The day after learning about the male Great Horned Owl, I received a call in regards to the Peregrine Falcon I had inquired about. She had also suffered a wing injury and they were hoping to release her back into the wild. When they began her flight conditioning (forcing a bird to fly in order to build their strength up after an injury), however, they realized she just couldn’t fly well enough.
Peregrine Falcons primarily hunt other birds and they use their amazing speed to strike their prey in mid air. These truly are the fastest animals on the planet and can reach speeds over 200 mph! Even the slightest imperfection or weakness in flight at these speeds can be fatal. Peregrines even dive in a spiral motion so they can keep their focus on their victim without having to turn their head and cause drag!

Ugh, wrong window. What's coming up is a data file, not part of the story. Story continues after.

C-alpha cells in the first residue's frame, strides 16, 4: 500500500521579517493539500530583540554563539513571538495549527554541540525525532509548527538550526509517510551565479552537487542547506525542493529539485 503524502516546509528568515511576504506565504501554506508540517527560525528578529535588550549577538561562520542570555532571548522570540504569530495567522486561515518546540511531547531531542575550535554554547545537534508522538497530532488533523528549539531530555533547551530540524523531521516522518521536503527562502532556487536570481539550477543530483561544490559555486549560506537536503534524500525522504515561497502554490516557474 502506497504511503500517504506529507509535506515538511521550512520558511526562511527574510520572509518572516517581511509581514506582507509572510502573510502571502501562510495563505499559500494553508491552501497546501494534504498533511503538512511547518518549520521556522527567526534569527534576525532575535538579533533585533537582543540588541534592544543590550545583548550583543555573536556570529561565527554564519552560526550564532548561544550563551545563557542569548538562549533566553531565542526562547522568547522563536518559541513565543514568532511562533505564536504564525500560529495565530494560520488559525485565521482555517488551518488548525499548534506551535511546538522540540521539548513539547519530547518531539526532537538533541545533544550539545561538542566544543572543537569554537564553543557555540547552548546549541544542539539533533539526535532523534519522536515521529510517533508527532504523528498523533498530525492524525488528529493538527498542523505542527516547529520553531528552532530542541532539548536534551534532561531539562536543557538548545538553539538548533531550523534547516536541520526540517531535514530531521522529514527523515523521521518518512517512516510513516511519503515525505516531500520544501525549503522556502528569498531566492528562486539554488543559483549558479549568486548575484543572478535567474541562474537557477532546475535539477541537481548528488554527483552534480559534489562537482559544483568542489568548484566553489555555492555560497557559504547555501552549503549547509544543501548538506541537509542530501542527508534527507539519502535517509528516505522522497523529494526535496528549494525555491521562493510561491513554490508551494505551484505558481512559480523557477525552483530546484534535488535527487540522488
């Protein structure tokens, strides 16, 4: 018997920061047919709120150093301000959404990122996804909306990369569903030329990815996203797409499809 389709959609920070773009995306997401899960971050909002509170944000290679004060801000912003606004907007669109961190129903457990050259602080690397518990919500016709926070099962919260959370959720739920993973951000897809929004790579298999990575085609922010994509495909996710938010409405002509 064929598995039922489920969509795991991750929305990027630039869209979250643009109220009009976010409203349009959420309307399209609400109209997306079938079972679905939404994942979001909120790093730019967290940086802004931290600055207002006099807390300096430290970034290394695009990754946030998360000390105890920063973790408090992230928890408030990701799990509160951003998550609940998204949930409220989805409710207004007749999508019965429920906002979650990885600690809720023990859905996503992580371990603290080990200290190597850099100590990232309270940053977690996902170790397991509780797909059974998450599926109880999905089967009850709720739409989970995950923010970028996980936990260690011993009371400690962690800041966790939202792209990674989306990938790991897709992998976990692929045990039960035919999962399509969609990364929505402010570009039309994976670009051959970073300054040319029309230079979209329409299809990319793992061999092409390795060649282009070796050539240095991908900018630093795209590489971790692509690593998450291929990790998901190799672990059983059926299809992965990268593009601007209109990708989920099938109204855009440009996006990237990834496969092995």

The folks at Northwest Wildlife Rehabilitation in Tucson were very happy that we wanted this beautiful bird. Rehabbers are only allowed a certain amount of time to treat and release or place an animal in their care. They cannot continue to keep an animal that can’t be released and doesn’t have a permanent home elsewhere. Most educators seem to want Peregrine Falcons that are fully flighted and this girl had already had one extention of her permits because they couldn’t find her a home.
We are ecstatic to have such a beautiful falcon for our program to share with the public!